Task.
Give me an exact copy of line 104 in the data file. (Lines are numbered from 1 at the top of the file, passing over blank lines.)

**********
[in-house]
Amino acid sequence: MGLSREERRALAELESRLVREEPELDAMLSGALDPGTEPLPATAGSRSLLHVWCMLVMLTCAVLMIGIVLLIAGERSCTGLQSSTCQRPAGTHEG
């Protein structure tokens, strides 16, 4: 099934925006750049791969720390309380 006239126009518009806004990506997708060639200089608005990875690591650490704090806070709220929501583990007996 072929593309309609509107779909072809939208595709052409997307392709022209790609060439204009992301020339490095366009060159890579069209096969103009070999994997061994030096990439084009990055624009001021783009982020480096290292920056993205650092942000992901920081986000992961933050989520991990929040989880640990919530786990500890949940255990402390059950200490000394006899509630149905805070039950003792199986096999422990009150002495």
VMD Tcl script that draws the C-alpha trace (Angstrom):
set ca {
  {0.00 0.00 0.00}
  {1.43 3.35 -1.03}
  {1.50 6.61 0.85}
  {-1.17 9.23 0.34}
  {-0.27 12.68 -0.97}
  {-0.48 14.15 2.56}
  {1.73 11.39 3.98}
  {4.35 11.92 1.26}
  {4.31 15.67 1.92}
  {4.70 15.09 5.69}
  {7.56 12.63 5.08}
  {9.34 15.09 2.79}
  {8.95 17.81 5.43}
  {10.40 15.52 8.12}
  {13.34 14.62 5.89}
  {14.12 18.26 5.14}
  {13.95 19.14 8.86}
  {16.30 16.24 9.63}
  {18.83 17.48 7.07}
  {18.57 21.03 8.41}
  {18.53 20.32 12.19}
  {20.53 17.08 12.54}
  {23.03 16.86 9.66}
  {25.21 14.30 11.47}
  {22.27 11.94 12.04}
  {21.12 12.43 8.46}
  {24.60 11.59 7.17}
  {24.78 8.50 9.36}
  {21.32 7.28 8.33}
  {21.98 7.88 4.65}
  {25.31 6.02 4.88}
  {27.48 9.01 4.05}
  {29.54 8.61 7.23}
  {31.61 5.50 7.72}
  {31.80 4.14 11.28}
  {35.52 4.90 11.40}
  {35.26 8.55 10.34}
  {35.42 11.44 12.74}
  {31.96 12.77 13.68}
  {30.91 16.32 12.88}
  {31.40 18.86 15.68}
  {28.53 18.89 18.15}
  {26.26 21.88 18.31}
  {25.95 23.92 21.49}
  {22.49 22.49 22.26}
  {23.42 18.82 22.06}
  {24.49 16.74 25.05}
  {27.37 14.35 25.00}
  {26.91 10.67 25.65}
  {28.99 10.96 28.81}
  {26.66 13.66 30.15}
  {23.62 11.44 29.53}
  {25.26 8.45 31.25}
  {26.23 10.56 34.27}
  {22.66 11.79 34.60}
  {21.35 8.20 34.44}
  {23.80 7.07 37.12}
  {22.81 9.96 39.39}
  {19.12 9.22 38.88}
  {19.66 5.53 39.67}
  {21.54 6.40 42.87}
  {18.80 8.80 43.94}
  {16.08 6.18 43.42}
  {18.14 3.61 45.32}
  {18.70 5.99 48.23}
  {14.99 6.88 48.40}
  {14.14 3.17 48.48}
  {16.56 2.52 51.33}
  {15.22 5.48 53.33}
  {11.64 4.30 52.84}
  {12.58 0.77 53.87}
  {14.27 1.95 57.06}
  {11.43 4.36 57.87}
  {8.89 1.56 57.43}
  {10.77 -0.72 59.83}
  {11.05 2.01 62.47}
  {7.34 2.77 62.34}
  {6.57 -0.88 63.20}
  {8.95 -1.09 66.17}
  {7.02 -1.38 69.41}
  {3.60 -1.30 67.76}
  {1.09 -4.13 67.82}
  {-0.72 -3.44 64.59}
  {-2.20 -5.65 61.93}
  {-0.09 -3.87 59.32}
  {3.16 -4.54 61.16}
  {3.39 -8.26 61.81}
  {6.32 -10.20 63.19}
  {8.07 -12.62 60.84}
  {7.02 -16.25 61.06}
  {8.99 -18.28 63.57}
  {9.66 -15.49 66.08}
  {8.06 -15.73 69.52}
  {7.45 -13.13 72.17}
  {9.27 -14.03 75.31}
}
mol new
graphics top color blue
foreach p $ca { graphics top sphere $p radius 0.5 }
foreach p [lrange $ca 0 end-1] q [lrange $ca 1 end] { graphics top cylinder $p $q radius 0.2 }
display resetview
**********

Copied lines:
foreach p $ca { graphics top sphere $p radius 0.5 }